The outbreak of the war against Iraq in 1980 slowly transformed the IRGC from an unorganized paramilitary group of religious zealots into a patriotic-religious military formation. These units quickly began to expand and in 1986 reached 350,000 members. They were given preferential treatment59 and still receive higher salaries, better equipment and armaments than other forces. In September 1985, as a result of Khomeini's personal decision, work on the creation of the IRGC's naval and air components began. At present, the Sepah has approximately 120,000 members in active service and continually reinforces its public reputation by referring to the "holy defense" against Iraq between 1980 and 1988. However, many Iranians, particularly the liberal and well-educated as well as those who lost loved ones in the war, are critical of the Revolutionary Guards, accusing them of prolonging the war then and of corruption and the persecution of democratic opposition now.
More change occurred when uniforms modeled on those of the regular military ranks were introduced.60 Doctrine and discipline were copied from the Artesh and professional command-and-control structures were created. Over time, they took responsibility for strategic military projects, including ballistic missiles. The cause of this evolution is obvious: at the beginning of the 1980s, the whole political and military opposition against religious government was eliminated, so the task of protecting the Islamic Revolution, while still important, was no longer a priority. Second, the war against Iraq required military forces rather than a constabulary. A subsequent evolution started in 2005, when the conservative Mahmoud Ahmadinejad became president. The internal role of the Pasdaran increased, and its members were appointed to the most important positions in the country and in government.61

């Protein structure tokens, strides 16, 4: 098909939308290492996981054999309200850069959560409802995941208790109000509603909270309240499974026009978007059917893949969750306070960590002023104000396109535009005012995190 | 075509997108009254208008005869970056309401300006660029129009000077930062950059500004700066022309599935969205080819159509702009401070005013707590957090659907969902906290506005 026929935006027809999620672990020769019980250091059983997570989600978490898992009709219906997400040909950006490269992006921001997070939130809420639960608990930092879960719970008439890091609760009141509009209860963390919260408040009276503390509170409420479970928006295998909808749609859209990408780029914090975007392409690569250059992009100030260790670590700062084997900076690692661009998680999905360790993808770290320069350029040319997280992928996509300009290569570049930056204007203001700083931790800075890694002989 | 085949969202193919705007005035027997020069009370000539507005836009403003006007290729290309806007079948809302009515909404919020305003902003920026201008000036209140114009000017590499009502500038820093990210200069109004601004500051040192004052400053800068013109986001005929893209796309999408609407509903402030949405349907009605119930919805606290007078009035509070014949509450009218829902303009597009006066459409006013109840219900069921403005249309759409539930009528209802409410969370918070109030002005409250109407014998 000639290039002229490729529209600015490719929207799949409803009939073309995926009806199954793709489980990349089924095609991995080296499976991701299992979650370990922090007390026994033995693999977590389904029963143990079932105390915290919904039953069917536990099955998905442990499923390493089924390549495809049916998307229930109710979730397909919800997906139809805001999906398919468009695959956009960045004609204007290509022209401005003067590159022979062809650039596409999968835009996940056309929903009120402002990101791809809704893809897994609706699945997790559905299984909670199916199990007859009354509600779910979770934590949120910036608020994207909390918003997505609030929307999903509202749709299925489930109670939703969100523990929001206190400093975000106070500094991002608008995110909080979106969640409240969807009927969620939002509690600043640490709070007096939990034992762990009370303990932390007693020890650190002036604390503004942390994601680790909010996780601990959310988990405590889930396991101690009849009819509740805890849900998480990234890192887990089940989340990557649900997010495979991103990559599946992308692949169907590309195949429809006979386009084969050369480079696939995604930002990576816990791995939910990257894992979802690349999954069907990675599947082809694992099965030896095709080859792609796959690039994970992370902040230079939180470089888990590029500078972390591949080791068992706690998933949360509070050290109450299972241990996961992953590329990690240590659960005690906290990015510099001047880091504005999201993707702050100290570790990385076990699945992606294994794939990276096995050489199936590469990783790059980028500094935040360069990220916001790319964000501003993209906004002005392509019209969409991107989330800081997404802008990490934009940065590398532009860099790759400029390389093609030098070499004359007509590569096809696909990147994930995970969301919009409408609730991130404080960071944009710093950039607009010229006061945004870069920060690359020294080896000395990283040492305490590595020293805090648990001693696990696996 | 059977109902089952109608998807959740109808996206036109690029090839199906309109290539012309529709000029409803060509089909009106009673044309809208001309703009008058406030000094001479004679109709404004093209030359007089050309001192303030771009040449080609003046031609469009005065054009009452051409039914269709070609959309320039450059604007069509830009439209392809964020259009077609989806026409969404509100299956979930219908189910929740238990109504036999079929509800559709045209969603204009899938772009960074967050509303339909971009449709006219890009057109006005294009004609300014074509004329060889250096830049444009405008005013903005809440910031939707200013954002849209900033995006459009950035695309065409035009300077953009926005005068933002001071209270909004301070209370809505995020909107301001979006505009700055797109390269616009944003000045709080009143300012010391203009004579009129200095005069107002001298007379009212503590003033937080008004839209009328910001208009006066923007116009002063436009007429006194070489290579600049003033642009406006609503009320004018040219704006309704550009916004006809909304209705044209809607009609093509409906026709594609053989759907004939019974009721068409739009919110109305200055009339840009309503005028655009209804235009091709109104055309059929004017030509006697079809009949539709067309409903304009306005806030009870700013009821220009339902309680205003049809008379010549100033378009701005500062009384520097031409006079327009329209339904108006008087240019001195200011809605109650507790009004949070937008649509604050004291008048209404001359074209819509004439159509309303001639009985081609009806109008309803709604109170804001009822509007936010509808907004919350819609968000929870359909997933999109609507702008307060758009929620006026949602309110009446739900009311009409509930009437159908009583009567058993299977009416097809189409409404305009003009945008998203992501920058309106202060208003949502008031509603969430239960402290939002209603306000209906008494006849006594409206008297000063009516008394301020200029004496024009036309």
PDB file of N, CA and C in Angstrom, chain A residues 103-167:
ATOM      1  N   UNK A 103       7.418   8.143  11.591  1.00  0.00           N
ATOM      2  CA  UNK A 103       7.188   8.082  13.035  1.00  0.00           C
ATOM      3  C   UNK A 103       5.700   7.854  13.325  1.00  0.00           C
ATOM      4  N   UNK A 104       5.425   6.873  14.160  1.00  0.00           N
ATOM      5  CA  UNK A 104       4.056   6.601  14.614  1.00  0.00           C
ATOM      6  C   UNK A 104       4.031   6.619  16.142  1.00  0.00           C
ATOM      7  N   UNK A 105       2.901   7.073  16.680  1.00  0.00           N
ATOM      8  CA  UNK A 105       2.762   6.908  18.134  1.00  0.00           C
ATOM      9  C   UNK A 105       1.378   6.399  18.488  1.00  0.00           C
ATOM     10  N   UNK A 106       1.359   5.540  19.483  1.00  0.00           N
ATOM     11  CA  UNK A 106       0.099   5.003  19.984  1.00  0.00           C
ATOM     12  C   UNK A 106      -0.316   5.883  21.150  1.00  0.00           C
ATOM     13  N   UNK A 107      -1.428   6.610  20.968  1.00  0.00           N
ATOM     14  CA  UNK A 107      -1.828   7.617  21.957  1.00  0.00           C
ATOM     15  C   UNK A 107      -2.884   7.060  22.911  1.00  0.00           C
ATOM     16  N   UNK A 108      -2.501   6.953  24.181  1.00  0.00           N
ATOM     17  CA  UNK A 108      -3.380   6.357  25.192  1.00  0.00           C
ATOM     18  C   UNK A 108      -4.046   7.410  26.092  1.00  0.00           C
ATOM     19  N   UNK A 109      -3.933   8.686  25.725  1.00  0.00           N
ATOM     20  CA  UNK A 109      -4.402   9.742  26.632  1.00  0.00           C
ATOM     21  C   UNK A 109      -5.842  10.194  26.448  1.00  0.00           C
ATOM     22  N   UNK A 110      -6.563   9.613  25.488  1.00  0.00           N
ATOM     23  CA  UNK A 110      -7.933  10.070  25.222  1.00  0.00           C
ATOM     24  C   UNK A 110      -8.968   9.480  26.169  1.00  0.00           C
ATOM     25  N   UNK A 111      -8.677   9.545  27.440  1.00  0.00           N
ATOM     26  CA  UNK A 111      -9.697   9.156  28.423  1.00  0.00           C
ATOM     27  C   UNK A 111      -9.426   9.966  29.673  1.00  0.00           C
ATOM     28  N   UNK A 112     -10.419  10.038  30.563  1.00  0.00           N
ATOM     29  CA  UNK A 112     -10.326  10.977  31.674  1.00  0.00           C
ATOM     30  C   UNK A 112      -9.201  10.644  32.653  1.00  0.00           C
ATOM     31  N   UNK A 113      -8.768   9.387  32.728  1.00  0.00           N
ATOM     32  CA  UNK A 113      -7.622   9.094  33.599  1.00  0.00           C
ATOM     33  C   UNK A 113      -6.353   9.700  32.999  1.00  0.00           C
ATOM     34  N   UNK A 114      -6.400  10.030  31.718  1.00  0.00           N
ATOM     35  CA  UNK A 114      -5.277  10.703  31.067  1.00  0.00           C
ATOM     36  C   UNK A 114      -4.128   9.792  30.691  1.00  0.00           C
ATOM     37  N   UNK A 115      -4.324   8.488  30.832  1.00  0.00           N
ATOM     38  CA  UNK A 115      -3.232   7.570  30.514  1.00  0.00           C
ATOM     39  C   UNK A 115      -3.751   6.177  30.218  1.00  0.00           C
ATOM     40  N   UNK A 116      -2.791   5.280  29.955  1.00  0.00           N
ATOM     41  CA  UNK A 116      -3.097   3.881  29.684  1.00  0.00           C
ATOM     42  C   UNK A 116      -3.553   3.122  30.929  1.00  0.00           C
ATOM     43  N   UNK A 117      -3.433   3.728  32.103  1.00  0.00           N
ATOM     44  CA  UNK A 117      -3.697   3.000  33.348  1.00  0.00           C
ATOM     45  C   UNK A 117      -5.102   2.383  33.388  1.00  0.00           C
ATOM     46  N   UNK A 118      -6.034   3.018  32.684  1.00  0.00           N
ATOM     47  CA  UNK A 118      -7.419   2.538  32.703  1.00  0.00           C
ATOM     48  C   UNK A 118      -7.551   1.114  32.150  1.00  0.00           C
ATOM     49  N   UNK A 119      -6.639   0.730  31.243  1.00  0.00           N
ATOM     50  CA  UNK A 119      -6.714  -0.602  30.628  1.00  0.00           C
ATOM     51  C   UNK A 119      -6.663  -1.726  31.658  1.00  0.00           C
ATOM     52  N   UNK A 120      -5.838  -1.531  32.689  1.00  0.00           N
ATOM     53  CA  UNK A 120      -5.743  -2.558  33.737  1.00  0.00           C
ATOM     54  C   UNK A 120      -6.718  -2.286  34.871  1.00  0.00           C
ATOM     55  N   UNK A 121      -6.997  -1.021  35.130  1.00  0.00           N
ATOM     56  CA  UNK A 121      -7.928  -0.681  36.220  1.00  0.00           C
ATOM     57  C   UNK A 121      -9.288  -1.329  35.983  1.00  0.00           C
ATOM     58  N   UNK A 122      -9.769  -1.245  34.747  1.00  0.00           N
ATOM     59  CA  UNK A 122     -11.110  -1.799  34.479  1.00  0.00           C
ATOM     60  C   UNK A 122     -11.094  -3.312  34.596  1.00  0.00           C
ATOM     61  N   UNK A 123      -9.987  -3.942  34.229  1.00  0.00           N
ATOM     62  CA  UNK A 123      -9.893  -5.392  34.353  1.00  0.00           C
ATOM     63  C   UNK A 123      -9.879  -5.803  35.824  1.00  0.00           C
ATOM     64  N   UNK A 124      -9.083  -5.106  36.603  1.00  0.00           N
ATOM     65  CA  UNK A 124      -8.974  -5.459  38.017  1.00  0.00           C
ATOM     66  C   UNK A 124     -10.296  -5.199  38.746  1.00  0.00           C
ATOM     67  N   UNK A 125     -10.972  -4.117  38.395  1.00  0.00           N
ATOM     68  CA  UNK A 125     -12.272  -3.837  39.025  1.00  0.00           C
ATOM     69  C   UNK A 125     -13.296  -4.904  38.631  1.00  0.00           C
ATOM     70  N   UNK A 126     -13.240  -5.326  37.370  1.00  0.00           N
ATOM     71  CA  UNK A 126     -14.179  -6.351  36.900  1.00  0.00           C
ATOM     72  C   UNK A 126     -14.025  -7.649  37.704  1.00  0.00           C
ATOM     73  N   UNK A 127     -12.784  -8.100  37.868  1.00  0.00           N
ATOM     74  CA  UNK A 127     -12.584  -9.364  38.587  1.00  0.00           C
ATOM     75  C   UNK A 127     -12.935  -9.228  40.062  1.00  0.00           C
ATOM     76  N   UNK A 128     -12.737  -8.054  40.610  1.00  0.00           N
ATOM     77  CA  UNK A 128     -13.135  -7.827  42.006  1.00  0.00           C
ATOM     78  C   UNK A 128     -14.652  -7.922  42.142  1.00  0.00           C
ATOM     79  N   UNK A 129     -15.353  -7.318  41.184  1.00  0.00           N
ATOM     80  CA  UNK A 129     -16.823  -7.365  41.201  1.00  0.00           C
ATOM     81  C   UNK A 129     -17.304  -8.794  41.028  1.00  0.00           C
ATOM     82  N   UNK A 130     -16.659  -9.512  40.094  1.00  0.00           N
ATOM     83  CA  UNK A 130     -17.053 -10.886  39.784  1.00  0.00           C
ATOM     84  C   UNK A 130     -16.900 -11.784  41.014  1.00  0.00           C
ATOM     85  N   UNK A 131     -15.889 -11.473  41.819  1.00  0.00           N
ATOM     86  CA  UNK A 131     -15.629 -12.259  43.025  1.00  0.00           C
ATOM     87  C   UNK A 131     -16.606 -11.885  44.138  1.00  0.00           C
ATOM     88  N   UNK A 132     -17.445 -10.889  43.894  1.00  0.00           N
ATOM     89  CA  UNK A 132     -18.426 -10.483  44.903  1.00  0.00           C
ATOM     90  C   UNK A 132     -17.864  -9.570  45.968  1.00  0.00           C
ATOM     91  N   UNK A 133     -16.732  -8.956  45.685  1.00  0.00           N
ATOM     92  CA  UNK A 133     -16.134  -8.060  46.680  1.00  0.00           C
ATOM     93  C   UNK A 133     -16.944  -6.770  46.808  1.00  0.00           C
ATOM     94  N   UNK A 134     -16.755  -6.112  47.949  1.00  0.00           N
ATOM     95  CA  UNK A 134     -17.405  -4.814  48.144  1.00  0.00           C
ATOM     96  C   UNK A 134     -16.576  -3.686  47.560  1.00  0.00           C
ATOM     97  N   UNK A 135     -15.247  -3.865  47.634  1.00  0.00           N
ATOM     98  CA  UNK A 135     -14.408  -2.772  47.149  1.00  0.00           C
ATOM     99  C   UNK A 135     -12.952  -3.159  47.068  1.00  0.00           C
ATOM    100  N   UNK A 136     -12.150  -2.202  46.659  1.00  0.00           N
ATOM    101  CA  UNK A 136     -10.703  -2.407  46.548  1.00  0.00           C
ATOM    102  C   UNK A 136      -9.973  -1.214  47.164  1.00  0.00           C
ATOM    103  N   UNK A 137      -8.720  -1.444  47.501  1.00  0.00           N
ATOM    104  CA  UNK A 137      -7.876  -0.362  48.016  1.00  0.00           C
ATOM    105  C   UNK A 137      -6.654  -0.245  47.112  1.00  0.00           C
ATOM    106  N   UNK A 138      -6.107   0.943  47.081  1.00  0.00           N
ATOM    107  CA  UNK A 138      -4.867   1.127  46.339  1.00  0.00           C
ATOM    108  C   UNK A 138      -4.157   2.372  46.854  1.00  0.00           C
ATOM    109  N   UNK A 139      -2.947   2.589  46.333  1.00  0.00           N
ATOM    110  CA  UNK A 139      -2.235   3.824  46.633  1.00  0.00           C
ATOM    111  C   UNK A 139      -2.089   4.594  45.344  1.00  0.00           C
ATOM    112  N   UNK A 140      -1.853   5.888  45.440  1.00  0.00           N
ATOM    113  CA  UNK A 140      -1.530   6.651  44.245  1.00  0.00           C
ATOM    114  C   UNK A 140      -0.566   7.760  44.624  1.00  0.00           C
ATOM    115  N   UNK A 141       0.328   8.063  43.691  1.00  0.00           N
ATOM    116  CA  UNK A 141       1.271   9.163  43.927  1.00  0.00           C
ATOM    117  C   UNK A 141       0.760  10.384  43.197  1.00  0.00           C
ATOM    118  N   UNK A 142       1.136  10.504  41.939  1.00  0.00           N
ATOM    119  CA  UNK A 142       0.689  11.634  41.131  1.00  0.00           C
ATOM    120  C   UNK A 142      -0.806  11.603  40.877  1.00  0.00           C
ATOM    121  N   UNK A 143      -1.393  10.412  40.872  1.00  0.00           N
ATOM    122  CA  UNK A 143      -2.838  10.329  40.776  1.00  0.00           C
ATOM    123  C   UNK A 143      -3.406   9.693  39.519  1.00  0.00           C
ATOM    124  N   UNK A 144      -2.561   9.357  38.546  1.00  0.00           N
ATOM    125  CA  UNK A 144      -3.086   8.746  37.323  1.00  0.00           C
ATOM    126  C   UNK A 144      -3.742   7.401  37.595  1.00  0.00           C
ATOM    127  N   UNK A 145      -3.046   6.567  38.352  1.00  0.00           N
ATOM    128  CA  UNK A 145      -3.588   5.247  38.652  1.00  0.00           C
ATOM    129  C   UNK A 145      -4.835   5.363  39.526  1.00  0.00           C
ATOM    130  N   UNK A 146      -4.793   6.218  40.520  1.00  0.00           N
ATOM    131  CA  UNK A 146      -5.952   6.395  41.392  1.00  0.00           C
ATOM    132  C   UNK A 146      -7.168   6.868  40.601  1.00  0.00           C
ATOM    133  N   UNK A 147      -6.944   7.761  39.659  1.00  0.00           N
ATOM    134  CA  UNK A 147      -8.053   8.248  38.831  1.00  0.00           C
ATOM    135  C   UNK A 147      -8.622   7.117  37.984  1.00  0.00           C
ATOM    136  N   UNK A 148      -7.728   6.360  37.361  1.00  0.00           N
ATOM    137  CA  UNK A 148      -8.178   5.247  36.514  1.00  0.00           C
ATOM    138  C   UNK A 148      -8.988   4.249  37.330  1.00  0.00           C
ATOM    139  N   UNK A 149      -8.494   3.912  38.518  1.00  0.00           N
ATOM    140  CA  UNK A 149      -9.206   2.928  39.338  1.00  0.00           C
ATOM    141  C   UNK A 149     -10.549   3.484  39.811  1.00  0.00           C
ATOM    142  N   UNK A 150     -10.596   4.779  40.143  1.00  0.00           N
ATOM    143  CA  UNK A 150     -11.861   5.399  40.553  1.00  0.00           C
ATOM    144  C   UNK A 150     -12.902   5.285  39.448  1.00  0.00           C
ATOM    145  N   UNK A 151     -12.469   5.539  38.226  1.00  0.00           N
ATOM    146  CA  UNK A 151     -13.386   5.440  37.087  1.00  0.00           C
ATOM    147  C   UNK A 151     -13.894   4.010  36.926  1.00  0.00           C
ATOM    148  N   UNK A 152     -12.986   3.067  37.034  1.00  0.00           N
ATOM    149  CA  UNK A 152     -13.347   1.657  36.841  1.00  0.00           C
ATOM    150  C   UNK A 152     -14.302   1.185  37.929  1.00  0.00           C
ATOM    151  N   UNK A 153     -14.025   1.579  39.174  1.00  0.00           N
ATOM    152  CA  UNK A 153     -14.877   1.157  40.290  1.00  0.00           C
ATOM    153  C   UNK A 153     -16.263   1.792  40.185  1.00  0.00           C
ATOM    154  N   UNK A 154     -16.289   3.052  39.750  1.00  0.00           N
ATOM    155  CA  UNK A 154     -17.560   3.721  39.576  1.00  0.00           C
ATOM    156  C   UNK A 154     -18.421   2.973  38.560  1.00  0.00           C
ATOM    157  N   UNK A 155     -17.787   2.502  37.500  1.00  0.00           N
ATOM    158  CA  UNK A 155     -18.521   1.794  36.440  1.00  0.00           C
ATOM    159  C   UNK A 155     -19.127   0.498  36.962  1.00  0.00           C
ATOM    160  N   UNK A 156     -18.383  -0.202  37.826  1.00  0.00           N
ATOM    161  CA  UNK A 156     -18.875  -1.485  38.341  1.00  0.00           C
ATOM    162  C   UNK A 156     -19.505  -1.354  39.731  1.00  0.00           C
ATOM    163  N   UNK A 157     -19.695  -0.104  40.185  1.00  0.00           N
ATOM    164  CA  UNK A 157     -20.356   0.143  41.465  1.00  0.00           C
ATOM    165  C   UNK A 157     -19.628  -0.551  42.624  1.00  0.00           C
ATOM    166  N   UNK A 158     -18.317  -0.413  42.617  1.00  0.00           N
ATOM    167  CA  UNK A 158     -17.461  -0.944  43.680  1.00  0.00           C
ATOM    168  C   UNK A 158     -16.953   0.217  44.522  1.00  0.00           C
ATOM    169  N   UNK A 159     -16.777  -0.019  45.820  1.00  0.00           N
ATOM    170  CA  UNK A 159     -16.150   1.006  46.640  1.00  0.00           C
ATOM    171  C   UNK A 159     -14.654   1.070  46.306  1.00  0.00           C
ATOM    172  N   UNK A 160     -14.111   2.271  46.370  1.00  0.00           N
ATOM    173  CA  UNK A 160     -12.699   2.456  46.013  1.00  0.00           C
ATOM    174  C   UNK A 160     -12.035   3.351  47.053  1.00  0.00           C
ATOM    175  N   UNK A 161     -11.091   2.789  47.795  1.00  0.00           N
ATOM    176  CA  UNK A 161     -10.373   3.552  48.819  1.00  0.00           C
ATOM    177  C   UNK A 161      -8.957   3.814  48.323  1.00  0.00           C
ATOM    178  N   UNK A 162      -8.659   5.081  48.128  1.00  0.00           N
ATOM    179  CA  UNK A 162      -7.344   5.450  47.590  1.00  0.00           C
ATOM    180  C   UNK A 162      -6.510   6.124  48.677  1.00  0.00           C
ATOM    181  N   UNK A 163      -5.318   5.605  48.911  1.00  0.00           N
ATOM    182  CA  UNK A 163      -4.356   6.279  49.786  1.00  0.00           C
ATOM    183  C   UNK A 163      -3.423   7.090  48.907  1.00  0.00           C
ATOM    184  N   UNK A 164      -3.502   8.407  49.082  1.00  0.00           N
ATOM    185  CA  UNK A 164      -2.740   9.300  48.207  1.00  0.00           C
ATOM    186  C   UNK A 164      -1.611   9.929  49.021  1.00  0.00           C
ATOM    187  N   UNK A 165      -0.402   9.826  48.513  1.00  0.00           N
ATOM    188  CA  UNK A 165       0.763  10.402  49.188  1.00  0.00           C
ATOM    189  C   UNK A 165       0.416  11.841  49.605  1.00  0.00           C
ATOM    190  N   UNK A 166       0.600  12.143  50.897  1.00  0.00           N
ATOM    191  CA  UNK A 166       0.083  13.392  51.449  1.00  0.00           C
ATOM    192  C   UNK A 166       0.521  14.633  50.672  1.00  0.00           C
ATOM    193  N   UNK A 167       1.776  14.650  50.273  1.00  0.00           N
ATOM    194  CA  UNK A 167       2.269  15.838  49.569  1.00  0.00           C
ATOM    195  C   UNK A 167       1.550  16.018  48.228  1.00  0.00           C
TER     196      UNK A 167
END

While the Revolutionary Guards are still tasked with protecting the religious authorities, they now also protect the whole country against external threats. The Sepah still has its own land, air and naval branches. Although it has tanks and armored vehicles, its most important land forces are lightly armed, mainly with anti-tank and anti-aircraft weaponry. It concentrates mainly on the maintenance of the aforementioned irregular defense against external aggression. IRGC members practice constructing IEDs (Iranian experts operated in Iraq and probably also in Afghanistan, where they gained experience) and operating effectively behind enemy lines without armored or air support.62 The Pasdaran also supports other security entities such as border guards and the anti-drug police and assist with natural disasters and infrastructural projects in rural areas. IRGC units are currently operational in both Syria and in Iraq.
The Sepah's versatility is formidable, but its exact structure is not known. According to some sources, it has 20 divisions — two armored, five mechanized, 10 infantry, one of Special Forces and 15-20 independent brigades.63 It is not certain whether they are independent division-size units or various units whose total power is equal to 20 divisions. According to other sources, the majority of the Sepah's combat units have the structure of a battalion; this makes sense, considering the focus on guerrilla warfare.64 The IRGC also has an air branch, mainly equipped with ballistic missiles, including medium-range Shahab 3s. Some aircraft and helicopters belong to the Sepah, which also has a fleet of approximately 20,000 men (including 5,000 marines), 40 light patrol/assault boats and anti-ship missiles (including C-802 and HY-2 Silkworms).65 In the case of war, the Sepah's navy would also conduct irregular operations, mining the harbors and coastal zone of the Persian Gulf and attacking merchant ships, tankers, harbor installations, critical oil and gas infrastructure, military bases, et cetera.